Yet another candidate is hoping to capitalize on St. Tammany voters’ apparently simmering discontent with established politicians.

Longtime District Attorney Walter Reed chose not to run again last year in the face of an avalanche of criticism, and indicted Pearl River Mayor James Lavigne ran third in the primary in the fall, ending his decades in office.

Nelson Rivers, an attorney, has announced that he plans to run against parish Clerk of Court Malise Prieto, a five-term incumbent.

Though the election isn’t until Oct. 24, Rivers already has a Facebook page and is planning to send out a letter to potential supporters in the next few days, he said.

Not surprisingly, Prieto’s lengthy tenure is his first talking point. “We have a 20-year incumbent,” he said. “She wants a sixth term.”

Rivers’ wife is a former Clerk of Court’s Office employee who resigned last fall, and her experience spurred his candidacy, he said.

Prieto could be a formidable opponent. After earning fairly close wins in her first two elections, she has cruised to victory in the last three, winning 78 percent in 2003, running unopposed in 2007 and getting a whopping 82 percent in 2011.

But Rivers hopes voters will change course.

“I think I am already tapping into the anti-incumbent sentiment,” he said.. “When I discuss it with others, the one thing that comes up most is how long she’s been in office.”

Longtime journalist goes to work for DA

Warren Montgomery’s latest hire at the 22nd Judicial District Attorney’s Office is not a lawyer but a journalist, Lisa Frazier Page, who starts work Monday as public information officer for the office.

She will report to Tony LeMon, head of the Civil Division and first assistant DA.

“In keeping with our goal of transparency to the public and the press, we believe the employment of Ms. Page ... will help fulfill that goal,’’ LeMon said.

Page also will be responsible for responding to public records requests, he said.

Page, a Slidell resident, was most recently the north shore community news editor for She spent nearly 17 years as a reporter and editor for The Washington Post after 10 years as a writer for The Times-Picayune.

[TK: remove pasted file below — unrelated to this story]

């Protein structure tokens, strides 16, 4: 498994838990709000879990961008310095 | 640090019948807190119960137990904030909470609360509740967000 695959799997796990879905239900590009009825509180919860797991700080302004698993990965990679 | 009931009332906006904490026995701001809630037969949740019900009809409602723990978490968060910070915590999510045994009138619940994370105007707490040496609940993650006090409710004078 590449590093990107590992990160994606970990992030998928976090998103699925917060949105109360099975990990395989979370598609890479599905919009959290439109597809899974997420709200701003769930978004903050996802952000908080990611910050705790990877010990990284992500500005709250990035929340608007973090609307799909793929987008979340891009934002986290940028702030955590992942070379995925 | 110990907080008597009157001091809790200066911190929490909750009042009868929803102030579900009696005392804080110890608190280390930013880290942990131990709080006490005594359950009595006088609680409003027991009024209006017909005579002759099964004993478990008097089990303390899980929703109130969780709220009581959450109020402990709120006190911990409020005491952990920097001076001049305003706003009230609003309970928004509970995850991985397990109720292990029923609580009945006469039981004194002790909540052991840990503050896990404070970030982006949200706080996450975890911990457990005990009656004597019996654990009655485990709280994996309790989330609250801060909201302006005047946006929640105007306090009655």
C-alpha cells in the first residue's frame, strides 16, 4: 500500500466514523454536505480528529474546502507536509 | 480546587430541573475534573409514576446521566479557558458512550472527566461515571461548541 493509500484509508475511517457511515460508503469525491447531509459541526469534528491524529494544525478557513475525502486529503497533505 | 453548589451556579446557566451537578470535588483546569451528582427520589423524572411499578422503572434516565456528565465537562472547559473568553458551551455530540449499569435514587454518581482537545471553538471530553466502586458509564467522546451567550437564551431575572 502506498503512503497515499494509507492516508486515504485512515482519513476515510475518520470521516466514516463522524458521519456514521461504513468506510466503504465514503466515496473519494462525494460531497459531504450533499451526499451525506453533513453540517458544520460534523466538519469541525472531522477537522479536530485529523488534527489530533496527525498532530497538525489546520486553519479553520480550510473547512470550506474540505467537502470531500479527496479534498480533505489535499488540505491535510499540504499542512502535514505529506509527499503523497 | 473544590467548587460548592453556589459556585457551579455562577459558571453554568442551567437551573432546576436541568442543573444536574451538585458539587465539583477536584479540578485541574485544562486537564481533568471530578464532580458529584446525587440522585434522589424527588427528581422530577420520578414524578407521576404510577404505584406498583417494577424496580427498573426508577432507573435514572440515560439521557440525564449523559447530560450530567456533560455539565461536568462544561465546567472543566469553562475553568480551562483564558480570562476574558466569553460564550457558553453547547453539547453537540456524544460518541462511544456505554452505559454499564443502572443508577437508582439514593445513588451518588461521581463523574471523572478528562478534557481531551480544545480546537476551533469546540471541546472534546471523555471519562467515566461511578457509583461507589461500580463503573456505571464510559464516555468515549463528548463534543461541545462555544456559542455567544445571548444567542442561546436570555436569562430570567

A native of Bogalusa, she received a bachelor’s degree in English and mass communications from Dillard University and a master’s degree in journalism from Northwestern University’s Medill School of Journalism. She is the author of six books.

Montgomery, who ran on a platform of reform, has not made wholesale personnel changes to the office that was led for 30 years by Walter Reed. But he has made a number of hires since he was sworn in last month and has plucked staff members from the U.S. Attorney’s Office and the Orleans Parish District Attorney’s Office.

New panel to speak for cyclists, pedestrians

New Orleans city officials will get more input on how improve the safety of bicyclists and pedestrians with the creation of a new advisory board.

The City Council approved the creation of the Pedestrian and Bicyclist Safety Advisory Committee on Thursday by a 6-0 vote. The group will be charged with making recommendations on streets, facilities and educational and traffic programs to accommodate people who are not driving.

Councilman Jared Brossett, chairman of the council’s Transportation Committee, proposed the new committee and said it was needed to bring in the expertise of community advocates and allow New Orleans to become friendlier to those on foot or on bike. And, he said, it will play a crucial role in ensuring the safety of those groups.

“One life is too much to lose whether you’re a biker, whether you’re a walker, whether you’re a motorist,” Brossett said. “Whatever your mode of transportation is, it should be respected.”

The committee will have 11 members, with the mayor and the seven council members each appointing one person. Appointees of the Department of Public Works, the City Planning Commission and the Regional Transit Authority will fill other seats.

New restaurant gets warm welcome to CBD

When they rolled Uptown earlier this month, the Krewe of Muses had a float mocking the influx of chain stores on Magazine Street. It was a big hit with the crowds, no surprise for a city that has been known to greet out-of-town businesses with skepticism and even disdain.

For City Councilwoman LaToya Cantrell, however, the interest of national businesses in the downtown areas of her district is something to be celebrated.

As the City Council on Thursday approved plans to build a 40,000-square-foot Dave & Buster’s restaurant at the top of a six-story building on what is now a parking lot at Poydras Street and Loyola Avenue, Cantrell cheered the fact that the casual-dining arcade chain is moving into the neighborhood.

“I’m very excited and very happy about the expansion of national retail in the city of New Orleans,” Cantrell said, noting the expansion of entertainment as well.

Plans for those types of projects in the Warehouse District and Central Business District are important as those neighborhoods become more residential, and the Dave & Buster’s “ties in nicely with the fabric” of the area, Cantrell said.

Compiled by staff writers Faimon A. Roberts III, Sara Pagones and Jeff Adelson